February 27, 2014 / 2:10 AM / 4 years ago

Nikkei falls on pause in weak-yen trend, Ukraine caution; Panasonic jumps

* Panasonic soars, dividend tops market expectations
    * Investors eye impact of Ukraine tensions on global markets

    By Ayai Tomisawa
    TOKYO, Feb 27 (Reuters) - Japan's Nikkei average extended
losses into a second day on Thursday, moving further away from a
3-1/2-week high hit earlier this week, as the weakening of the
yen took a pause and as heightened tensions in Ukraine soured
    But Panasonic Corp again was a standout performer,
hitting a four-week high after its full-year dividend plan beat
market expectations, a day after it soared on a report that the
firm may invest in a U.S. car battery plant. 
    The Nikkei was down 0.3 percent at 14,933.80 in
midmorning trade after shedding 0.5 percent the previous day. It
further moved away from 15,094.54 hit on Tuesday, the highest
intraday level since Jan. 31.
    Index heavyweights lost ground, with SoftBank Corp 
falling 0.8 percent and Fast Retailing Co dropping 1.4
    Exporters were mixed, with Toyota Motor Corp and
Sony Corp both inching up 0.2 percent, while Nikon Corp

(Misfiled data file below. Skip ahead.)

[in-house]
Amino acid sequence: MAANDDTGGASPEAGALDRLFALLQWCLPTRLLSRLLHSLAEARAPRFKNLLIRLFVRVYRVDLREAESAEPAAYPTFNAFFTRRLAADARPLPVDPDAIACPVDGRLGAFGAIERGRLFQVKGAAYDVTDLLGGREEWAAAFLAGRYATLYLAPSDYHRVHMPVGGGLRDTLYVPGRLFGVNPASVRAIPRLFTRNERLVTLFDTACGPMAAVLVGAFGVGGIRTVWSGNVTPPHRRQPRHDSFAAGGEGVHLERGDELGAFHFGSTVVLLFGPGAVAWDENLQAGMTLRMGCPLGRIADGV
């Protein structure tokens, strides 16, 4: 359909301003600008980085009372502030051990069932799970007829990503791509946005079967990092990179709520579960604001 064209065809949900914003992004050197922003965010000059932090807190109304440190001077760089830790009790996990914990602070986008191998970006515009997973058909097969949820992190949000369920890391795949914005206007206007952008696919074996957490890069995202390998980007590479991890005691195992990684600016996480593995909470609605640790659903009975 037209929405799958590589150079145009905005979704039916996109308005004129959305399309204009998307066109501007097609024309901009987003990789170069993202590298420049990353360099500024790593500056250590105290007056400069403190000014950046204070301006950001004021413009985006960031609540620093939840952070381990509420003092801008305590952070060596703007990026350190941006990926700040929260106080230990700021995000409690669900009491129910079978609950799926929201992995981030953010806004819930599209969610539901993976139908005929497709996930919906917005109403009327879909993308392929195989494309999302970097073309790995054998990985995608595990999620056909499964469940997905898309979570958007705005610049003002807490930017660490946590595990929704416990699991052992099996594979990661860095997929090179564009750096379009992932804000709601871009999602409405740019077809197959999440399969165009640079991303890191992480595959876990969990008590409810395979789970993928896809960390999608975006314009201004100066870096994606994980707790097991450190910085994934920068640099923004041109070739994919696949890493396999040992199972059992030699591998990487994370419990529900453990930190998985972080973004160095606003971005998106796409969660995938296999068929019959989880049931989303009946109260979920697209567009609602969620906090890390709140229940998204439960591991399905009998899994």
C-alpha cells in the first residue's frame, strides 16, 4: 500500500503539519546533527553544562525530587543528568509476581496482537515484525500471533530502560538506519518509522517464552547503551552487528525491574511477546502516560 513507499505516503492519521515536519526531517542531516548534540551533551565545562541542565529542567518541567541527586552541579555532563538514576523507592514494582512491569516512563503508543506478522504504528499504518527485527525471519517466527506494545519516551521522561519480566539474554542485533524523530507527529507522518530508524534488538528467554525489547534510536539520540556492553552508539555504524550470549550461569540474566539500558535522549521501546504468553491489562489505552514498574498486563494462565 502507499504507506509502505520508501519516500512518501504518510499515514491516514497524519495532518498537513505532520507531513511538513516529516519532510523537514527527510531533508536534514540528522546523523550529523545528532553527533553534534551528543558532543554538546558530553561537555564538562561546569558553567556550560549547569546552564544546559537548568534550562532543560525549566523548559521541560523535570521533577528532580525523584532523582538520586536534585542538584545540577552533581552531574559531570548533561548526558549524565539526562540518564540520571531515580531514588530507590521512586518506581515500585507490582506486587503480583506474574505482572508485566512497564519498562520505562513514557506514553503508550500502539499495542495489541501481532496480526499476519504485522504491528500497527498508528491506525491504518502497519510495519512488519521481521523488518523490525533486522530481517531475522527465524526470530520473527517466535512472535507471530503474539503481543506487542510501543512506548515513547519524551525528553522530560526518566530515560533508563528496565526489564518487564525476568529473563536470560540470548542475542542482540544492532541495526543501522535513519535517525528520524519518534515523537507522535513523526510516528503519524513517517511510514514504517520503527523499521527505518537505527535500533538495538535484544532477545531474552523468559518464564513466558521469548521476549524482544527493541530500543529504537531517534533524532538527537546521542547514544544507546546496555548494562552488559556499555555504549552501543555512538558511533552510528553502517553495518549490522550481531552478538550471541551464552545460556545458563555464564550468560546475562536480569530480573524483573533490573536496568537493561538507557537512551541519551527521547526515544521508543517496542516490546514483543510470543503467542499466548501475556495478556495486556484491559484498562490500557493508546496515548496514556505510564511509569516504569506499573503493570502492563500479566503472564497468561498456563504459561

fell 1.1 percent.
    The dollar edged up to 102.40 yen but remained well
within the previous session's trading range.
    Analysts said the market may stay lacklustre as investors
were cautious against escalating tensions in Ukraine, which
triggered a selloff in risk assets in emerging markets.
    "We need to keep an eye on whether it will not trigger
further selling in assets in the neighbouring countries as the
global market can get affected indirectly," said Shun Maruyama,
chief Japan equity strategist at BNP Paribas.
    Investors were also awaiting U.S. Federal Reserve Chair
Janet Yellen's comments at the Senate Banking Committee in
semiannual testimony about monetary policy, which kept a check
on activity.
    Panasonic soared 3 percent to a four-week peak of 1,297 yen
after the company said it would pay a year-end dividend of 8 yen
per share, bringing its full-year payout to 13 yen. That topped
the market consensus for a 10 yen annual dividend. The stock had
risen 5.3 percent on Wednesday.
    A fund manager at a Japanese asset management firm said the
news was a positive surprise, because Panasonic had paid an
annual dividend of 10 yen for the three years up to March 2012
before not paying any dividends last fiscal year.
    The broader Topix index slipped 0.4 percent to
    The JPX-Nikkei Index 400, an index launched this
year comprising firms with high return on equity and strong
corporate governance, dropped 0.5 percent to 11,027.69.

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